"Judge Howe conducted an individual voir dire of each prospective juror to determine his or her ability to be fair and impartial. Judge Howe's individual voir dire included those prospective jurors who answered affirmatively to one of the general questions at issue. Except for three jurors, every prospective juror who answered affirmatively to a general question was either stricken for cause or not impaneled. Of the three who were not stricken, one had an uncle who was a North Carolina police officer, one had a brother who was a Maryland State Trooper stationed on the Eastern Shore, and one was a law clerk to a Maryland Circuit Court Judge. Each of these three jurors, who were deemed qualified, was extensively questioned during the individual voir dire about his or her ability to be fair and impartial. Each answered that he/she could be fair and impartial, neither counsel moved to strike them for cause, and Judge Howe deemed them qualified to serve as jurors. None of the three served on the actual jury. After making individual inquiry about the media exposure that each prospective juror had received, Judge Howe concluded her individual questioning by asking each juror if he or she could be fair and impartial. On August 22nd, of the sixty-five prospective jurors, twenty-five were struck for cause. On August 23rd, of the sixty-five prospective jurors, eighteen were struck for cause."

The Court of Special Appeals held that the voir dire conducted by the trial judge "was a long and strenuous process that resulted in the selection of a fair and impartial jury." We agree.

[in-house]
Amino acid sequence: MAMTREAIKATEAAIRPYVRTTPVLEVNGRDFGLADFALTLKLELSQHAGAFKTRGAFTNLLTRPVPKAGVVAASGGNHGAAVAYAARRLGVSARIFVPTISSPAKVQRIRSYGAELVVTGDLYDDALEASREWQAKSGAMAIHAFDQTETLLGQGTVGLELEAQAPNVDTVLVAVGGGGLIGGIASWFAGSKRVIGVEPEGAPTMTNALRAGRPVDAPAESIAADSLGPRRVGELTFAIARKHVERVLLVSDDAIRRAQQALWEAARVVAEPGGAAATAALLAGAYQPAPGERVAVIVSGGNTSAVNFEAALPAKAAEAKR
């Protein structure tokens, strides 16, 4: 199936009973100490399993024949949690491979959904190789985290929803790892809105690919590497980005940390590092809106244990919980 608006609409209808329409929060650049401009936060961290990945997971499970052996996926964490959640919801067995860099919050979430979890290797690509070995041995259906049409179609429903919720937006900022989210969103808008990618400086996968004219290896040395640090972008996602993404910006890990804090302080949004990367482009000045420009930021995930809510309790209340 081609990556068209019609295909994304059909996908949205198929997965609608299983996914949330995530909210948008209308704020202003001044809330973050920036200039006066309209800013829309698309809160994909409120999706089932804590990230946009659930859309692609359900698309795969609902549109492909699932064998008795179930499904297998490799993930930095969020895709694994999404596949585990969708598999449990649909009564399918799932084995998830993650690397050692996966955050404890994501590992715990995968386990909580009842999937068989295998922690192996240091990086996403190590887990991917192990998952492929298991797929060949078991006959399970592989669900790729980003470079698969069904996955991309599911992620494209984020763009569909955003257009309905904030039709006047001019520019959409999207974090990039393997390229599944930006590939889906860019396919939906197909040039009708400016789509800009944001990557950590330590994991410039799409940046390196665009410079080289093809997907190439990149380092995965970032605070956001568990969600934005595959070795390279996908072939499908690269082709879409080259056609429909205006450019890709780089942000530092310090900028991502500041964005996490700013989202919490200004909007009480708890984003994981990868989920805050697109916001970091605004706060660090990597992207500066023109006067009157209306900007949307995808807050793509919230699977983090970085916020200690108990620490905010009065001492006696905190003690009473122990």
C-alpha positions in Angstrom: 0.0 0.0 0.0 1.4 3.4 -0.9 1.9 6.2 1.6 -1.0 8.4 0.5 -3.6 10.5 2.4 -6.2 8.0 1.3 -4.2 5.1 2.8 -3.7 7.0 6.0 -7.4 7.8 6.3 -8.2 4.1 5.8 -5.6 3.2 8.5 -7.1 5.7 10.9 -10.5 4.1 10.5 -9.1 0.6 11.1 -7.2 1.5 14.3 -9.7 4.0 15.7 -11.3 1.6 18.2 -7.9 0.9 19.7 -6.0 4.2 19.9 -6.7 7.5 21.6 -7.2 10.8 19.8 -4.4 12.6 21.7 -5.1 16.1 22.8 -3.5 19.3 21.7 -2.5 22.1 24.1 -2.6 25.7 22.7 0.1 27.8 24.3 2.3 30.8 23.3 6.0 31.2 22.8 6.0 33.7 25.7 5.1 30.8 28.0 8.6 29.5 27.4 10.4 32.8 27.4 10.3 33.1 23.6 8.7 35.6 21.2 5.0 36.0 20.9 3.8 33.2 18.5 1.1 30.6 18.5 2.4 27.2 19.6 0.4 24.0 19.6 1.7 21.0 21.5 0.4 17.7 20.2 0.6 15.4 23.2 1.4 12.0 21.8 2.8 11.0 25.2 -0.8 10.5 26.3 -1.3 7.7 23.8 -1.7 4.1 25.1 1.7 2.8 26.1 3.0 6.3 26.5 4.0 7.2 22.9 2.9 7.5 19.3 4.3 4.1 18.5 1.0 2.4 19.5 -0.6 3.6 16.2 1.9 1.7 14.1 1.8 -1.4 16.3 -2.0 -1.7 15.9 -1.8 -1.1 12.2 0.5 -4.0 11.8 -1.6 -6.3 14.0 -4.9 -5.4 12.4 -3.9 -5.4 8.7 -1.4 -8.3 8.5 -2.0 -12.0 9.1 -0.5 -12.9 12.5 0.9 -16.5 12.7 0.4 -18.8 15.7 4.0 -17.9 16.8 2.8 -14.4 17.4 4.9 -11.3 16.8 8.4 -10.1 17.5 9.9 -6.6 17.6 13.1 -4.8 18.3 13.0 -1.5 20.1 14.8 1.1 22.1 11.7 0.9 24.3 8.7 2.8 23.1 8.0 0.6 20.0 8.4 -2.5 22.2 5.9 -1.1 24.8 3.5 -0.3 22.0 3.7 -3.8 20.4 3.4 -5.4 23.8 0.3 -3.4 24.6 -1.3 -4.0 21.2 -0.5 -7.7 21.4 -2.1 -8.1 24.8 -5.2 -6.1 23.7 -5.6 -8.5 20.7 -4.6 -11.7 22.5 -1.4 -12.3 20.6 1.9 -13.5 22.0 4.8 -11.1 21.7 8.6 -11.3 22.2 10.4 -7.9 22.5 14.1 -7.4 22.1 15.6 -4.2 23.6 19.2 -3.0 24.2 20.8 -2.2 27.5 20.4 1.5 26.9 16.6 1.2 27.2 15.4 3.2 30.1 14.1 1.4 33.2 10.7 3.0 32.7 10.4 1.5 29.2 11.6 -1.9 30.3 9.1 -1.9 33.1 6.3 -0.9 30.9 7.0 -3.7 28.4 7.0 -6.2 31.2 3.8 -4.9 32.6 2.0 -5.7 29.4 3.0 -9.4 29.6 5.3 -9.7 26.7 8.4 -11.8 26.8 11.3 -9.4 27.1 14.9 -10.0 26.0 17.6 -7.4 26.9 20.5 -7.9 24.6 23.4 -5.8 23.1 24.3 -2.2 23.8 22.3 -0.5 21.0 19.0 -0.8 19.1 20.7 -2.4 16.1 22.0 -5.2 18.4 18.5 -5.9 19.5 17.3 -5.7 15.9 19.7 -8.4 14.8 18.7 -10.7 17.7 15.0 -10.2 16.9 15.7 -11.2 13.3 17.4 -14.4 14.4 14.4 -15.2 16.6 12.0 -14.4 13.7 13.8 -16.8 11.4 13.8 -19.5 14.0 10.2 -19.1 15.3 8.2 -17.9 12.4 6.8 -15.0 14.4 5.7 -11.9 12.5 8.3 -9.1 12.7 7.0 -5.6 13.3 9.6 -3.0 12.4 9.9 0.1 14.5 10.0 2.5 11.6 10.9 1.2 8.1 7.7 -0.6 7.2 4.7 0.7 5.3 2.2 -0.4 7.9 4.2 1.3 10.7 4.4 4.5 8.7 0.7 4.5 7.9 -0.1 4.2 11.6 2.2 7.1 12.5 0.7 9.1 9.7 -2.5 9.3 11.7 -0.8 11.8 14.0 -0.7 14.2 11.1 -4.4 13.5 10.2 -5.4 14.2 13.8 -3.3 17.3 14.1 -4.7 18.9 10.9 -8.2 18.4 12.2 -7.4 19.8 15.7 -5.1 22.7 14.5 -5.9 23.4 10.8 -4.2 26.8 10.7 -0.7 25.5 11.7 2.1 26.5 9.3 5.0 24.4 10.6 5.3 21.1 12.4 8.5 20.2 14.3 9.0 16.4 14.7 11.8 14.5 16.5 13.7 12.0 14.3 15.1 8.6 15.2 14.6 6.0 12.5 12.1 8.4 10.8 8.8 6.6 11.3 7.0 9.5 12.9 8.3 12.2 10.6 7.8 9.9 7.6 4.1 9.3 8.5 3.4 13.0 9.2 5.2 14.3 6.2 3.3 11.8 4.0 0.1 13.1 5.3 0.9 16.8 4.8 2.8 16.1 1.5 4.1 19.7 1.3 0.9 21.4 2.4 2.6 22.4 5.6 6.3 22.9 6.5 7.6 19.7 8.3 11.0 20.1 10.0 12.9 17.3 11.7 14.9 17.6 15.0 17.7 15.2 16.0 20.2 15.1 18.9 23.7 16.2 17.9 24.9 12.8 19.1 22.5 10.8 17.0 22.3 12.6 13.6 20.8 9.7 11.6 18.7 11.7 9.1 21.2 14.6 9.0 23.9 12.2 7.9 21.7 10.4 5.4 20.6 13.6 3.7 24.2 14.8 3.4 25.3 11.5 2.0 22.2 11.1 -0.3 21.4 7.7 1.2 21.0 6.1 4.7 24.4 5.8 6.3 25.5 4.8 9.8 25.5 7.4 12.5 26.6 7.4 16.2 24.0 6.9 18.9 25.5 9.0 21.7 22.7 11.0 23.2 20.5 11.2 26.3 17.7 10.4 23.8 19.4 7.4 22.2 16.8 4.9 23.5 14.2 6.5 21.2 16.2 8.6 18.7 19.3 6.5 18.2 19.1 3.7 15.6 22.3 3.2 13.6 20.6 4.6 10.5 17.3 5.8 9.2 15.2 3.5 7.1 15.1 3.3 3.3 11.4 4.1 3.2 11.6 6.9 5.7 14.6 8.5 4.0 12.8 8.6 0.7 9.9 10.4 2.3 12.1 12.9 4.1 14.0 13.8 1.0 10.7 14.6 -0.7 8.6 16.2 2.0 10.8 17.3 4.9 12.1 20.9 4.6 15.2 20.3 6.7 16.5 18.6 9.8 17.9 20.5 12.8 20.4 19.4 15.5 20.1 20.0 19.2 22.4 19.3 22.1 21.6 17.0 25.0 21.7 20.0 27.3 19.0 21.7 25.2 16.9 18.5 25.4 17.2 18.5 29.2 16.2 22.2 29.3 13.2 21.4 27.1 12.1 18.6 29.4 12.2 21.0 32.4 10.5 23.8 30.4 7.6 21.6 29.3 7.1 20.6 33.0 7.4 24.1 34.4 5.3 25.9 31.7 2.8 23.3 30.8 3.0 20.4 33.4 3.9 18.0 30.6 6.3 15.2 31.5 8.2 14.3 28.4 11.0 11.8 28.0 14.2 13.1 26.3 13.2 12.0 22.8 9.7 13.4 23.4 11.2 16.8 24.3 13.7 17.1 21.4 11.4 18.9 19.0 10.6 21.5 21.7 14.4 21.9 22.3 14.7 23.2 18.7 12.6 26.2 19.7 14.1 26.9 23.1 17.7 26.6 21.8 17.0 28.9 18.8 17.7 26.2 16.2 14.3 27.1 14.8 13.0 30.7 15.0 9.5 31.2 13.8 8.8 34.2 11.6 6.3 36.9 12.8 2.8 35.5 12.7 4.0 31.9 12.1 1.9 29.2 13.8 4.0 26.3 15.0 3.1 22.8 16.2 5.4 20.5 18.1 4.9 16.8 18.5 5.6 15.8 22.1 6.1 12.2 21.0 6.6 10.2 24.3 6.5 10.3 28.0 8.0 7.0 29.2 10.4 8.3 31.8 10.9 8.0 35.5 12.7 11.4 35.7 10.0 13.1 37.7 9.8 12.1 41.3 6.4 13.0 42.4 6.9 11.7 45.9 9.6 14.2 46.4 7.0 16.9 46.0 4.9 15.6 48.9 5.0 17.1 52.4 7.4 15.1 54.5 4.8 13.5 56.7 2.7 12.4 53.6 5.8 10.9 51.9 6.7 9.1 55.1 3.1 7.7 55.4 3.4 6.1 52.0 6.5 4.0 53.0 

" Voir dire plays a critical function in assuring the criminal defendant that his Sixth Amendment right to an impartial jury will be honored." Rosales-Lopez v. United States, 451 U.S. 182, 188, 101 S.Ct. 1629, 1634, 68 L.Ed.2d 22 (1981). Without adequate voir dire, the trial judge is unable to fulfill his or her responsibility to eliminate those prospective jurors who will be unable to perform their duty impartially. See Connors v. United States, 158 U.S. 408, 413, 15 S.Ct. 951, 953, 39 L.Ed. 1033 (1895). The judge, in exercising his or her responsibility, ultimately makes a credibility determination. As in any credibility assessment, a conclusion as to credibility, and hence impartiality, must be reached, based on an evaluation of demeanor and responses to questions. See Ristaino v. Ross, 424 U.S. 589, 595, 96 S.Ct. 1017, 1020, 47 L.Ed.2d 258 (1976) (quoting Rideau v. Louisiana, 373 U.S. 723, 733, 83 S.Ct. 1417, 1423, 10 L.Ed.2d 663 (1963) (Clark, J., dissenting)). Accordingly, on appellate review, great deference is paid to the conclusions of the trial judge, who had an opportunity to hear and observe the prospective juror. If the voir dire is cursory, rushed, and unduly limited, then the conclusions of the trial judge are entitled to less deference.